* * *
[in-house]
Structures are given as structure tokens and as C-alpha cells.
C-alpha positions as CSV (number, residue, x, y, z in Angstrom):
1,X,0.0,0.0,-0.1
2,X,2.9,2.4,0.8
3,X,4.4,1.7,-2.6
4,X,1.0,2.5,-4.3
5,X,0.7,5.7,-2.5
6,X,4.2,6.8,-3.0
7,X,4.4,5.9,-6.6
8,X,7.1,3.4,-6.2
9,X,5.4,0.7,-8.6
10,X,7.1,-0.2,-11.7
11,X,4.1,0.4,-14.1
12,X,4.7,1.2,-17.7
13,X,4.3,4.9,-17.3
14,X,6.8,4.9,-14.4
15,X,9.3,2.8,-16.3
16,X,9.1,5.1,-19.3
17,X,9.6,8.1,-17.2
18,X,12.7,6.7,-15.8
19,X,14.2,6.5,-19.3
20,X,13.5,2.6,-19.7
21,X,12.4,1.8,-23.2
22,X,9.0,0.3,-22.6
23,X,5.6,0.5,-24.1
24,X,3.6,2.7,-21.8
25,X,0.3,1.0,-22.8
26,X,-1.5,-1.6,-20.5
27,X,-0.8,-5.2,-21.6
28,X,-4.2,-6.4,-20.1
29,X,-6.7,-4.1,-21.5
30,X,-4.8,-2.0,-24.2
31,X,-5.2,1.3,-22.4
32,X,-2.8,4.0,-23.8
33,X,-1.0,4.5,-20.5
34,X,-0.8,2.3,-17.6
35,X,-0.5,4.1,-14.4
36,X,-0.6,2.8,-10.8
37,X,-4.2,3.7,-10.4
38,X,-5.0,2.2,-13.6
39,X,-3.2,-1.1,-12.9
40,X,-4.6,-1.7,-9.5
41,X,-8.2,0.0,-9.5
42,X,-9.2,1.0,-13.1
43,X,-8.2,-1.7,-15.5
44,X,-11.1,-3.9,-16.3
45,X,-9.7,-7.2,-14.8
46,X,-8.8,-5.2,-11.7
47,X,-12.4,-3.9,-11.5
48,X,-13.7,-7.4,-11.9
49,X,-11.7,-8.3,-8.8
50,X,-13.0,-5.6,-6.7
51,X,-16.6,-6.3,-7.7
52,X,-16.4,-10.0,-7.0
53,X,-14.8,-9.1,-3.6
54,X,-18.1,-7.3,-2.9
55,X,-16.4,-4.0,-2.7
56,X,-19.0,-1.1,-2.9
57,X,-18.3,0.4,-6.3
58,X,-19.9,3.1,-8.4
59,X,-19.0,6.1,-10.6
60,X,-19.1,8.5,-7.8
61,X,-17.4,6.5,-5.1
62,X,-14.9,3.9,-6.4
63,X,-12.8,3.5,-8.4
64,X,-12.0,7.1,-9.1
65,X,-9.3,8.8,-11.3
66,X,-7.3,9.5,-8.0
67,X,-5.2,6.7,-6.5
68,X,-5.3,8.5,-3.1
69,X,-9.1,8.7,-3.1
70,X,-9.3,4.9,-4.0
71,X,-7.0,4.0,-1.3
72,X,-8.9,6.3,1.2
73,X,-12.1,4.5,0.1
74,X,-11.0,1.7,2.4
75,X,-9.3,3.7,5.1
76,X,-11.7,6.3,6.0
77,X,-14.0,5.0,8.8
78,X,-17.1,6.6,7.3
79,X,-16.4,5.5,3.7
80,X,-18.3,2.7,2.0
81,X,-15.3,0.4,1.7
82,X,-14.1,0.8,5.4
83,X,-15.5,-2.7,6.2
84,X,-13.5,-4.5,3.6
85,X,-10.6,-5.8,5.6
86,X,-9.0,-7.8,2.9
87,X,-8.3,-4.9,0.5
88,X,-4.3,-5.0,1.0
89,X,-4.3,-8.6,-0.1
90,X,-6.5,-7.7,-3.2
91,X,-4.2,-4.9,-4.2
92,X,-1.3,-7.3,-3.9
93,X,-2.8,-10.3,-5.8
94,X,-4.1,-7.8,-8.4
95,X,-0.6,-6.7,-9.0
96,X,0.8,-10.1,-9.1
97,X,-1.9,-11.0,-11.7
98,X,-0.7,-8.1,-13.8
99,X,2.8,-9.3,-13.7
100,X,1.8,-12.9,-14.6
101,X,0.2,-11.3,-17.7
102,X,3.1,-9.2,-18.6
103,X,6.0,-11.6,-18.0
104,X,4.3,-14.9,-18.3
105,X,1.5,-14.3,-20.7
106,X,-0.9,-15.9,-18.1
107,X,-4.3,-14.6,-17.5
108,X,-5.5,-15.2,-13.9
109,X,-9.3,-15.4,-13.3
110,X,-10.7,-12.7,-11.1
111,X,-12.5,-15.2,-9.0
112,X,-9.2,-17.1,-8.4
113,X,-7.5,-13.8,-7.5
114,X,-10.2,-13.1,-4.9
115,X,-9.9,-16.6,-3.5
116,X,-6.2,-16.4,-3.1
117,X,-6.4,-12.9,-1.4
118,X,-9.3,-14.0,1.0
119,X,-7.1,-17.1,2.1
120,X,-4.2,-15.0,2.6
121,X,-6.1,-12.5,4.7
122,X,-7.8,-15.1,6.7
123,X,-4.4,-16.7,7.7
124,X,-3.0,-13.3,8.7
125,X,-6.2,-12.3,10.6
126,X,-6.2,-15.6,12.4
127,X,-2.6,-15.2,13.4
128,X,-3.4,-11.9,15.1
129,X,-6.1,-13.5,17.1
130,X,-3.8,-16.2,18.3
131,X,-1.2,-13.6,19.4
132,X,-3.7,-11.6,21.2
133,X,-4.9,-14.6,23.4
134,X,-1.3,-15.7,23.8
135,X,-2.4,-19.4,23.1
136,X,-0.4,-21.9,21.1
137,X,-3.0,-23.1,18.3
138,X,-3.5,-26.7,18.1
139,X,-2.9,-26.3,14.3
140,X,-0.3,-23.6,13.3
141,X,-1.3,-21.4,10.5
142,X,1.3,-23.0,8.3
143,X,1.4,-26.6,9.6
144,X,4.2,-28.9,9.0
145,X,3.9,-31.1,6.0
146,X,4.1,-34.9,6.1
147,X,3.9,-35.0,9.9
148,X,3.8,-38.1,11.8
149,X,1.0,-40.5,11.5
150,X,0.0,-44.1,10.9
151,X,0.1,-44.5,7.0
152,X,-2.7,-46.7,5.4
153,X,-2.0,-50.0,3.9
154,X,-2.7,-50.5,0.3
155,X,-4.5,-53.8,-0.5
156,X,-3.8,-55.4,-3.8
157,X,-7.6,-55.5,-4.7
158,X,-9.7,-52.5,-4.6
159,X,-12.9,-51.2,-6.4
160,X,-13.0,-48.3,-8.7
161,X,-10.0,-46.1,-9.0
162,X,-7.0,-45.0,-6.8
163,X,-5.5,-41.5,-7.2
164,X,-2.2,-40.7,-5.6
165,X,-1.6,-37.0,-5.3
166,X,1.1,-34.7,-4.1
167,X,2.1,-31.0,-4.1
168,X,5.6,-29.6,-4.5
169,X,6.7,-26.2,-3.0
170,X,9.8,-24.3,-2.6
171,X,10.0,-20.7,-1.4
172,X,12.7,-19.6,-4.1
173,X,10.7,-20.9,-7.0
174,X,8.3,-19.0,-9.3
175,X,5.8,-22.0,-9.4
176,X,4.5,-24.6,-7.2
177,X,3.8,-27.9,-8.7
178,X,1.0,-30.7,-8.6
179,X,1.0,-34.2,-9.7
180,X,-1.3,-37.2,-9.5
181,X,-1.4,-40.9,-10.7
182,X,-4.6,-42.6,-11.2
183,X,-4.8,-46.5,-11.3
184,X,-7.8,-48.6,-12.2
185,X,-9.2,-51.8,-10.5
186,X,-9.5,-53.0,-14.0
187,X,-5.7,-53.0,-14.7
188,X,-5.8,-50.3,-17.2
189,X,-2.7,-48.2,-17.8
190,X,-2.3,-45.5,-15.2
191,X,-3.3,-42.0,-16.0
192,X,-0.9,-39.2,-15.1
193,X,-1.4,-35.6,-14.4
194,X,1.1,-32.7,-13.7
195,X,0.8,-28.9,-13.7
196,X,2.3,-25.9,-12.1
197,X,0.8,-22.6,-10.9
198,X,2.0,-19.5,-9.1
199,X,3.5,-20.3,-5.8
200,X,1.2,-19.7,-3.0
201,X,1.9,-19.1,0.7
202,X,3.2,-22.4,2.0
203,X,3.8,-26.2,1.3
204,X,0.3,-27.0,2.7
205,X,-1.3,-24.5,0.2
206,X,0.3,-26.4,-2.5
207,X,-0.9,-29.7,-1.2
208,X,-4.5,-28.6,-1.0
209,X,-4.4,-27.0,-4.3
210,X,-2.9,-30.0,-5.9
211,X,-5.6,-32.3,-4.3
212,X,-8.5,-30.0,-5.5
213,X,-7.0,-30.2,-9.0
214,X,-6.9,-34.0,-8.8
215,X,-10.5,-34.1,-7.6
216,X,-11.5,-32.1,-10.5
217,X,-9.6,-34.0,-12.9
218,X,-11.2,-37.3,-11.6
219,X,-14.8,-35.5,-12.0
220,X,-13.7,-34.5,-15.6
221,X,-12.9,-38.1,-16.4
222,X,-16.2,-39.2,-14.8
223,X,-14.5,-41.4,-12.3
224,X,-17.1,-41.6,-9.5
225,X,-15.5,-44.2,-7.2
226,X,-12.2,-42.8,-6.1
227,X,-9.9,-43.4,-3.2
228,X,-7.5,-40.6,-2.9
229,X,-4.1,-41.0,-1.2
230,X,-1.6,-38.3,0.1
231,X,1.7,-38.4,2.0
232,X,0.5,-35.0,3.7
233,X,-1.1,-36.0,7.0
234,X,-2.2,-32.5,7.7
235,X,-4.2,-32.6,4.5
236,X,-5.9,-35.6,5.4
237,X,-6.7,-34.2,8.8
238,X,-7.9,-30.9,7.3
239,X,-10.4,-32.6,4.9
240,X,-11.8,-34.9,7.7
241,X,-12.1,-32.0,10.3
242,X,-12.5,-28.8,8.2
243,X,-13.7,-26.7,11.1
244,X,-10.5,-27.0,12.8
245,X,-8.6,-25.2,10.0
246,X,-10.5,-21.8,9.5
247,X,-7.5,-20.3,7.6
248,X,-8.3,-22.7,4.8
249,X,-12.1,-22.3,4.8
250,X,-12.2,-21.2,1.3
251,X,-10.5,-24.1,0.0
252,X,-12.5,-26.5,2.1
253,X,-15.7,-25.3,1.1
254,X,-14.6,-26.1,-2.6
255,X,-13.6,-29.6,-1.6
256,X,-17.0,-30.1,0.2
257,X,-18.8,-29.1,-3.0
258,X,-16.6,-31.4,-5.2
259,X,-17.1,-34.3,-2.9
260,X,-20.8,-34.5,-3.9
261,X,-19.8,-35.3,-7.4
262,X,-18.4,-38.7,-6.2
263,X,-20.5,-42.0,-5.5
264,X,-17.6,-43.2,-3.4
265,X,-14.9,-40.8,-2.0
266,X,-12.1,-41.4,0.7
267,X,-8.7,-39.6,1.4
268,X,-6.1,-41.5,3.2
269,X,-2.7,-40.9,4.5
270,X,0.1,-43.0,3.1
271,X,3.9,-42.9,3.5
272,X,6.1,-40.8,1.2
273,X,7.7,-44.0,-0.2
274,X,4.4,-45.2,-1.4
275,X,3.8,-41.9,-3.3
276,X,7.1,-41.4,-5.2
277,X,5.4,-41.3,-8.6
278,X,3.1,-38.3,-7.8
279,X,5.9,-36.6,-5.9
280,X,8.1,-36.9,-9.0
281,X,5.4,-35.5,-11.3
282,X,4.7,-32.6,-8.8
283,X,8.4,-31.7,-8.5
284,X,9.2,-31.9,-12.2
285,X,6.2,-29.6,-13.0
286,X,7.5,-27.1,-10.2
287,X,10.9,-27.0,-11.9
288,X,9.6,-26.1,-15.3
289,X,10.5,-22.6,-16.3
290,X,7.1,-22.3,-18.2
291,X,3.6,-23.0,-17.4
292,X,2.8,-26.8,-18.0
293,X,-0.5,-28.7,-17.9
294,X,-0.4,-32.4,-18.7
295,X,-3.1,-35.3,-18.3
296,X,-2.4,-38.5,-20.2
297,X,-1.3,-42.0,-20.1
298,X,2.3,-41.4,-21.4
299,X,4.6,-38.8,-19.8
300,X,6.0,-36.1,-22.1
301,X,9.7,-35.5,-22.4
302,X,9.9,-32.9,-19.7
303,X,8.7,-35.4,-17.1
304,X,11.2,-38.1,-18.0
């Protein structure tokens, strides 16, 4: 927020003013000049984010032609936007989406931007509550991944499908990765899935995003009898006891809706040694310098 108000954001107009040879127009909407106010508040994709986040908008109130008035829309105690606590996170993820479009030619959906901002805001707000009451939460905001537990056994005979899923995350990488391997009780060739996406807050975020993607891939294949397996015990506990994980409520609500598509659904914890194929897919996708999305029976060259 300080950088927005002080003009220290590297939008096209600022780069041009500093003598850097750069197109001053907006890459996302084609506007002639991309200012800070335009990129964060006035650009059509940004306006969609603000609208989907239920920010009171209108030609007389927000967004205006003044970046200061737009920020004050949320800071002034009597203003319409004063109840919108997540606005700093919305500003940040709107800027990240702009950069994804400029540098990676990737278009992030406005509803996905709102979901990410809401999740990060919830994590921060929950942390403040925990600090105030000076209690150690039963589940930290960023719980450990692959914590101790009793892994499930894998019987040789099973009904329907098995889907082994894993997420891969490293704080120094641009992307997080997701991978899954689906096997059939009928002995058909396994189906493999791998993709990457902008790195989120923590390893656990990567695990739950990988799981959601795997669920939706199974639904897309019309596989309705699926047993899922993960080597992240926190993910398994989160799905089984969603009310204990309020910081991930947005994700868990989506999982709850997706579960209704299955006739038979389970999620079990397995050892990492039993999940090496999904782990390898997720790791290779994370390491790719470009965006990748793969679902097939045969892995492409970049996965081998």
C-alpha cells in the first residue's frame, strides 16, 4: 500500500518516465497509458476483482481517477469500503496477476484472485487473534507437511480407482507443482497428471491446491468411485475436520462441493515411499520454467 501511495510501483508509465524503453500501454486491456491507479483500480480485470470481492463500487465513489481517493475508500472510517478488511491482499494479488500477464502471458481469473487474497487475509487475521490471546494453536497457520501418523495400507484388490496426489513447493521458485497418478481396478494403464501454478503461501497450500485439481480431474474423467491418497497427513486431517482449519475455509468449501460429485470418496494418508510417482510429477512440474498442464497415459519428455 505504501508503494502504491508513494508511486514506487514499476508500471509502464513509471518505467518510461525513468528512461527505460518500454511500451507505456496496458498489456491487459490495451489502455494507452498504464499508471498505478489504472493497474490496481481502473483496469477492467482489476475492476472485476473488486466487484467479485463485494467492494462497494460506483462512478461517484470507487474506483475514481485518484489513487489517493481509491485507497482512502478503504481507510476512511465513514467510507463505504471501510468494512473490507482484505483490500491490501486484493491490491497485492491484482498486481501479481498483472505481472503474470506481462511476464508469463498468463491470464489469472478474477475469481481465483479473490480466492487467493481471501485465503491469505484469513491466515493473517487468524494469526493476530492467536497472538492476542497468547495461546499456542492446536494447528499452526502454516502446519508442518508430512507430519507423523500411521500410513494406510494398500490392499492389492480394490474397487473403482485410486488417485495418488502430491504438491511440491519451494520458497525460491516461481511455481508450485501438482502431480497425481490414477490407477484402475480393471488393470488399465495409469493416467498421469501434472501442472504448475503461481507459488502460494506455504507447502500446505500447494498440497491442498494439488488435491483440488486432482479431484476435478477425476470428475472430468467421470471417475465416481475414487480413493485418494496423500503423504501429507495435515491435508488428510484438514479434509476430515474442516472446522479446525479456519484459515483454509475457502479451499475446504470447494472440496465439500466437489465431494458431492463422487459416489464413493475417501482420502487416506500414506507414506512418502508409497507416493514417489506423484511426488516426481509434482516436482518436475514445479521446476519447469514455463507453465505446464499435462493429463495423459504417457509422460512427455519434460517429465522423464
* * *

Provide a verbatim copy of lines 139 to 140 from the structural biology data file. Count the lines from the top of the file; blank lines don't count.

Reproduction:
136,X,-0.4,-21.9,21.1
137,X,-3.0,-23.1,18.3